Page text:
Voters across America are being bombarded with political ads. The November midterm elections have invaded living rooms across the nation.
Spending on political ads this cycle is set to reach nearly $10 billion by Election Day on Nov. 8. This is a new record for any U.S. election. That’s more than double the amount spent during the 2018 congressional elections, and even surpasses the record $9 billion spent in the 2020 presidential election.
The tracking firm AdImpact published new findings this week, showing just how much is being spent on ads for this election. So too did the Wesleyan Media Project, a nonpartisan group tracking televised political advertising.
More than 2 million ads, at a cost of nearly $1 billion, have aired on broadcast television alone in federal and gubernatorial races in the U.S. between January 2021 and August 2022.
Arizona is seeing a massive battle, not only for the Senate but for who will control it and therefore the direction the country will go in for the coming years.
Arizona will see about $600 million spent on political ads this year, according to AdImpact. Only Pennsylvania, California, and Illinois are expected to exceed that. It is clear the stakes are very high this year.
Experts said this is not just because control of the 50-50 U.S. Senate is on a knife edge, but also because many supporters of former Republican President Donald Trump, who echo his false claims that the 2020 election was stolen, are running for positions that would put them in charge of administering elections and certifying vote counts in the 2024 presidential race.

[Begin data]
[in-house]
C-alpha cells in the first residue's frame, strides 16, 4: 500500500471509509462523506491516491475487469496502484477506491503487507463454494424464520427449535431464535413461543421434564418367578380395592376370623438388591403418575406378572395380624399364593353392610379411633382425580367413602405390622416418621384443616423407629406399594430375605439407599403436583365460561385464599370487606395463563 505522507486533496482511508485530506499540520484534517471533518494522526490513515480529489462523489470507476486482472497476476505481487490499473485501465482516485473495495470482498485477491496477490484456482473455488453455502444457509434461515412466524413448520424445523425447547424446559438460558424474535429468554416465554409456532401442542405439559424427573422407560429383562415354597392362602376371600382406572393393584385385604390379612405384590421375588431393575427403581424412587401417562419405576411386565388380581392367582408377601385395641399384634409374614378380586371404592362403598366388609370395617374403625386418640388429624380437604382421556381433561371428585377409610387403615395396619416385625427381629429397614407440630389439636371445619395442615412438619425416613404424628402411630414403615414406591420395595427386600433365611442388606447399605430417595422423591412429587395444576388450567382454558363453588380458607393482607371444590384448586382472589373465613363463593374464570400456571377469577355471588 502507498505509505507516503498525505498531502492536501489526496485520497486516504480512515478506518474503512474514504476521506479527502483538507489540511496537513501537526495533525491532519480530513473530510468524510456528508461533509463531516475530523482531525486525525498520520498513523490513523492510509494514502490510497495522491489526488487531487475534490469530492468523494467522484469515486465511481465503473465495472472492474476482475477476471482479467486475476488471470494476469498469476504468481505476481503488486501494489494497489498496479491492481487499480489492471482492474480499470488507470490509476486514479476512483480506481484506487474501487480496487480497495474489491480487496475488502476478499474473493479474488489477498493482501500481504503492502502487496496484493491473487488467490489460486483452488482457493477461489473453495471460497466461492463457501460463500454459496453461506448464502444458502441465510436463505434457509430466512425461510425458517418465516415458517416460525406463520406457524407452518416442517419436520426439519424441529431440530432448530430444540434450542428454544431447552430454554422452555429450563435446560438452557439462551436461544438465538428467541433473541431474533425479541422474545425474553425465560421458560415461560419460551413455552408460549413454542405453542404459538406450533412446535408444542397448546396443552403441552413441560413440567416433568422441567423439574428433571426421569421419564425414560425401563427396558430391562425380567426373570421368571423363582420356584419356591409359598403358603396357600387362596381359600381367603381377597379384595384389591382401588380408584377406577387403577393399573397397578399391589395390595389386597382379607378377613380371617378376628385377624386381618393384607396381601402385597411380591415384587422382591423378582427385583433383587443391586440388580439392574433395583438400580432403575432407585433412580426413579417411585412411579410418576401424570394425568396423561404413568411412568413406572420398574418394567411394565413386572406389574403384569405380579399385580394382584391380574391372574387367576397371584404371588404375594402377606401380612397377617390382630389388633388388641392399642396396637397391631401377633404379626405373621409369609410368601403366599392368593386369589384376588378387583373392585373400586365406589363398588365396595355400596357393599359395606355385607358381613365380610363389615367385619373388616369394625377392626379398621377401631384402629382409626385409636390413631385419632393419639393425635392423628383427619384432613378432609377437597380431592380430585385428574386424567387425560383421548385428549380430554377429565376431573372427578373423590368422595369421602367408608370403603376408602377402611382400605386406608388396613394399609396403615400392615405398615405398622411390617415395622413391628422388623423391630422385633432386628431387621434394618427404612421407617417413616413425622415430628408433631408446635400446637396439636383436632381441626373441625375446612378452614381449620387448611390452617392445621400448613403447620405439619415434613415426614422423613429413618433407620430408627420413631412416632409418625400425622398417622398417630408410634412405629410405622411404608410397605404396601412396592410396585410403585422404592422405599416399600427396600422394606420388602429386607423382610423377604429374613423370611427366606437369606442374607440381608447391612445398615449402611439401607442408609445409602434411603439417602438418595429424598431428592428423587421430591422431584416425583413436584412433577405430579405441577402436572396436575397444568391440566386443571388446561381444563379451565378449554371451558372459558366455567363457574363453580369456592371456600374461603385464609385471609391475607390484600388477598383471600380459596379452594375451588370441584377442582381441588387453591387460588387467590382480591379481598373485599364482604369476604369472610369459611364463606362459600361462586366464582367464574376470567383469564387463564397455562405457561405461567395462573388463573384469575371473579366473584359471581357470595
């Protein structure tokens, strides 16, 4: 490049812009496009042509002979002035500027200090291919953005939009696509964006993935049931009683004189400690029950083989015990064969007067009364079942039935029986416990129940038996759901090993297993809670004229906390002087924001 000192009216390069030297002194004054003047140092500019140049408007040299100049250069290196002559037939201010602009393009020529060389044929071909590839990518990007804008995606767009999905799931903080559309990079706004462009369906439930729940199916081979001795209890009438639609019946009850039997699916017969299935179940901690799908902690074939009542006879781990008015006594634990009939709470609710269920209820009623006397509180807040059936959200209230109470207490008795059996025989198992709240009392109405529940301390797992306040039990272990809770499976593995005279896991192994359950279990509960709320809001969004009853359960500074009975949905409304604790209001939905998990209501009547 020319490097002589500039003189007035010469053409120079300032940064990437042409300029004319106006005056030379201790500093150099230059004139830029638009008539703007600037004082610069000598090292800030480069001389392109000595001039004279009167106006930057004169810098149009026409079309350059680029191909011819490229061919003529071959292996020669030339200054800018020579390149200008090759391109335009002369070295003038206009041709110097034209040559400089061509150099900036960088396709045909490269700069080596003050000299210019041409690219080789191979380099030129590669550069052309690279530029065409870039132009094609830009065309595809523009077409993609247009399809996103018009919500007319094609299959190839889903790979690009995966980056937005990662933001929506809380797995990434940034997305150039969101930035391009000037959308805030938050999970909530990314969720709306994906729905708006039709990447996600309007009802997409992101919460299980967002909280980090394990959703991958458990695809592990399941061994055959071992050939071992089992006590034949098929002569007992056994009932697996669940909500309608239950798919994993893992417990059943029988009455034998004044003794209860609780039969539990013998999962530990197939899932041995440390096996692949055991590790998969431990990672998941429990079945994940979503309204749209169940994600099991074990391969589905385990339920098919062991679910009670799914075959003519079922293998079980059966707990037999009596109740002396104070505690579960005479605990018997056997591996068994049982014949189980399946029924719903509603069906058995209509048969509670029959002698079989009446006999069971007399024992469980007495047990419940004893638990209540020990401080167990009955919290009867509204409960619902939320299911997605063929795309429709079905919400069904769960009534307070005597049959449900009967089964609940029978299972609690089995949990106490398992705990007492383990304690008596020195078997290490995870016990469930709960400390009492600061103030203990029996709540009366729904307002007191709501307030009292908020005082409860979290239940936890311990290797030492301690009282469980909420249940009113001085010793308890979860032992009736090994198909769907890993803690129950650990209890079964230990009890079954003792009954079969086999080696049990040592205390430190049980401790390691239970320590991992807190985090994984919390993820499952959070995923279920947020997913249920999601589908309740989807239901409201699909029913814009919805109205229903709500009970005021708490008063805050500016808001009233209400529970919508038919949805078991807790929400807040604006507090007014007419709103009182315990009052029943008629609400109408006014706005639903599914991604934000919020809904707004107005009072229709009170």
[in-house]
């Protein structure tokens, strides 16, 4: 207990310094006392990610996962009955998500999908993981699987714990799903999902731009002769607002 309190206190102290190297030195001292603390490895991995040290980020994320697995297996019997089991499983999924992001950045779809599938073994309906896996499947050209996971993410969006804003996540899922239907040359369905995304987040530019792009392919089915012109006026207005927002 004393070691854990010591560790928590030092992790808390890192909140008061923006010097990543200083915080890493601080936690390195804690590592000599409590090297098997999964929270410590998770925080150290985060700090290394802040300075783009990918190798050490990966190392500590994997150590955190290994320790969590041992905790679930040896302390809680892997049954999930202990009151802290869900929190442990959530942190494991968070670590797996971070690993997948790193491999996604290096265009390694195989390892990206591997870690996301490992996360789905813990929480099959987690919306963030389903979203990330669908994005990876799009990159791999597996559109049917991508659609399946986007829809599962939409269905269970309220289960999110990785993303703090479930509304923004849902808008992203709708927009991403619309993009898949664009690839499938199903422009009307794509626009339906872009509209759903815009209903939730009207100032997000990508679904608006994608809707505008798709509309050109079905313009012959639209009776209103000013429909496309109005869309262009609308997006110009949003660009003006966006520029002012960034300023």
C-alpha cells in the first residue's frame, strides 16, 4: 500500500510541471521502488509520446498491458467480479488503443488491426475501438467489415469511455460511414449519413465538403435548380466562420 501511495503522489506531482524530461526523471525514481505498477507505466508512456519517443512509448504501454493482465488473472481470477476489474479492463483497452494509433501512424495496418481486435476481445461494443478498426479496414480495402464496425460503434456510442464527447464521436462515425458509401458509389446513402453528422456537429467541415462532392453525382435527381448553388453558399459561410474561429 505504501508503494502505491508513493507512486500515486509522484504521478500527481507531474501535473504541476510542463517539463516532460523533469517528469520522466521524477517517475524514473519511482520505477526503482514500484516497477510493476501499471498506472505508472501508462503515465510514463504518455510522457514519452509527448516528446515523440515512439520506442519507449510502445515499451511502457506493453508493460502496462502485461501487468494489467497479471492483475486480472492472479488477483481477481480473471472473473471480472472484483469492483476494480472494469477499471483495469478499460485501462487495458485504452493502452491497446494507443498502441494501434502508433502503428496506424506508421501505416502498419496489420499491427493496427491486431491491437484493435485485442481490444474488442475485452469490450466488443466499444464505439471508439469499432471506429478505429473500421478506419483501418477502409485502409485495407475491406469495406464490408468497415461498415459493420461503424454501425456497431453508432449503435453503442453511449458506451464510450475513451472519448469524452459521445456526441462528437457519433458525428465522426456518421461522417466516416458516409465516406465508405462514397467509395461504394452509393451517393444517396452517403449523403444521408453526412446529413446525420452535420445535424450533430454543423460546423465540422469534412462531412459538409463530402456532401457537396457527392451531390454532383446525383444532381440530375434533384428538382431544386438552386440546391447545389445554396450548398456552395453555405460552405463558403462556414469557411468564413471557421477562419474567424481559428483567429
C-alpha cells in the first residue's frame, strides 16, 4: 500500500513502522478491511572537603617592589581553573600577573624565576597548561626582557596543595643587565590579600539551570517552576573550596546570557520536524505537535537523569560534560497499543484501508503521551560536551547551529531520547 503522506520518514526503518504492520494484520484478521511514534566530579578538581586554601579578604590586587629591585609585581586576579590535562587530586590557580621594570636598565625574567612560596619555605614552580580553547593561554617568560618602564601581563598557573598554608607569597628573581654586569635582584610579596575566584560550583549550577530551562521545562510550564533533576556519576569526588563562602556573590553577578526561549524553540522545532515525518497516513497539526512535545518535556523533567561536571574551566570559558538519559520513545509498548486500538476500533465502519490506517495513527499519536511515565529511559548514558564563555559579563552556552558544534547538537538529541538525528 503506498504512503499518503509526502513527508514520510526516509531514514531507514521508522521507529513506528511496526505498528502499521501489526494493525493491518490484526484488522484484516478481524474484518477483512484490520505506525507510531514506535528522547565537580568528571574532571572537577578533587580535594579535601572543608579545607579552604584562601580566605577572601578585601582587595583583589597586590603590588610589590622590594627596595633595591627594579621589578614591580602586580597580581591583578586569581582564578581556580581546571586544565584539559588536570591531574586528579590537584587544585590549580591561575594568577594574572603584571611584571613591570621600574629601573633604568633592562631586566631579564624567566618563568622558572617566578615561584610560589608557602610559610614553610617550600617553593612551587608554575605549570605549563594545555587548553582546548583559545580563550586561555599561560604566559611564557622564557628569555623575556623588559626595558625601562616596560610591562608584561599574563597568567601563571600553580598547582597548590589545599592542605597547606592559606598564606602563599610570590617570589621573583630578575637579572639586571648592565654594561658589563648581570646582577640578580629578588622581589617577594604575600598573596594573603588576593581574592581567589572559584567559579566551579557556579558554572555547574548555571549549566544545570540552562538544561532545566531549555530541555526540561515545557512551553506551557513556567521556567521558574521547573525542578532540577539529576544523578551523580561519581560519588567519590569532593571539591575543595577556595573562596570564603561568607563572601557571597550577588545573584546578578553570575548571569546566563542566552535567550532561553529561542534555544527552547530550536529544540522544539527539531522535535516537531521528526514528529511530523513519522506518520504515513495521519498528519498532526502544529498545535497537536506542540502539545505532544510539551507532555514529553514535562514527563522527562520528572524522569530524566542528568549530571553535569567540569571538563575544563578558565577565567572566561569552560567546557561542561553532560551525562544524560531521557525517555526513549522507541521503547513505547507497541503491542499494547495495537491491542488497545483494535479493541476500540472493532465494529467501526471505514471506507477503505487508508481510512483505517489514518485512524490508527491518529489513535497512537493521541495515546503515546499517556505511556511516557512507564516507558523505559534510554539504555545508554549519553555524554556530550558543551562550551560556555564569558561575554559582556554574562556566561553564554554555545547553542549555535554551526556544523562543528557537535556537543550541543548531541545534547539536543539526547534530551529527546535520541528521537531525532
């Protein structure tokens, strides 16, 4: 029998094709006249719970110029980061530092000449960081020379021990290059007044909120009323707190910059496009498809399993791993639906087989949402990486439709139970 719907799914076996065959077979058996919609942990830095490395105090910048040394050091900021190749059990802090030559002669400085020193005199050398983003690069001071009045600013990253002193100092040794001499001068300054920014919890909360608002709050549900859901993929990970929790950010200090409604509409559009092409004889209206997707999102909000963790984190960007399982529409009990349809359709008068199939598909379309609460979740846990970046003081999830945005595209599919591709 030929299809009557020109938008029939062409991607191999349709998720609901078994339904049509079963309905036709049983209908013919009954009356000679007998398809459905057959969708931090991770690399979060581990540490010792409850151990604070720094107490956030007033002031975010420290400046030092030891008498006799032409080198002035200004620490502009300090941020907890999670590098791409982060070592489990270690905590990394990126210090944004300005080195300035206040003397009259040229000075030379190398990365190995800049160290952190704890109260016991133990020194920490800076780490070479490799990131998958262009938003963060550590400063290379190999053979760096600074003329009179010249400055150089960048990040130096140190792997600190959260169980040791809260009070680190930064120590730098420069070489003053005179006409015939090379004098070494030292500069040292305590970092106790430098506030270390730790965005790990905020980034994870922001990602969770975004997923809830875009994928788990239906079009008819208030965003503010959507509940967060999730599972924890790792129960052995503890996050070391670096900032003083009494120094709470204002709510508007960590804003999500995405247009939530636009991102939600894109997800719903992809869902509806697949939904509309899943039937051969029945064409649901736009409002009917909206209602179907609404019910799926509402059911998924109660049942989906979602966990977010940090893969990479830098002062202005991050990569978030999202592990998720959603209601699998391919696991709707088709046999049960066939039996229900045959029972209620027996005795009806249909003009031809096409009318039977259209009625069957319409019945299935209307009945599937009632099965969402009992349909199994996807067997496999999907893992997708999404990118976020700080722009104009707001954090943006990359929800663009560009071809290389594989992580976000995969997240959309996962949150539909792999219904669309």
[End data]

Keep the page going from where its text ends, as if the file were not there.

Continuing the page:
So this election may determine the fate of American democracy.
In Arizona, Republican candidates for governor, secretary of state, and attorney general – all key positions in running the state’s elections – have been telling voters the 2020 result was fraudulent.
Ads are covering an array of issues, from abortion to immigration, to inflation, to healthcare costs, to social security, and more. Many commercials are attack ads too.
Republicans hammering Democratic candidates over inflation and President Joe Biden’s job performance, and Democrats lambasting calls by some Republicans for a federal abortion ban following the Supreme Court’s decision to overturn the right to abortion nationwide.
Democrats have also aired more positive ads about themselves in key Senate races, including Arizona, according to AdImpact. Most are incumbents and, without internal party nominating contests to worry about, they have had the airwaves to themselves for months, building up their own profiles.
Polling suggests these positive ads have had an impact.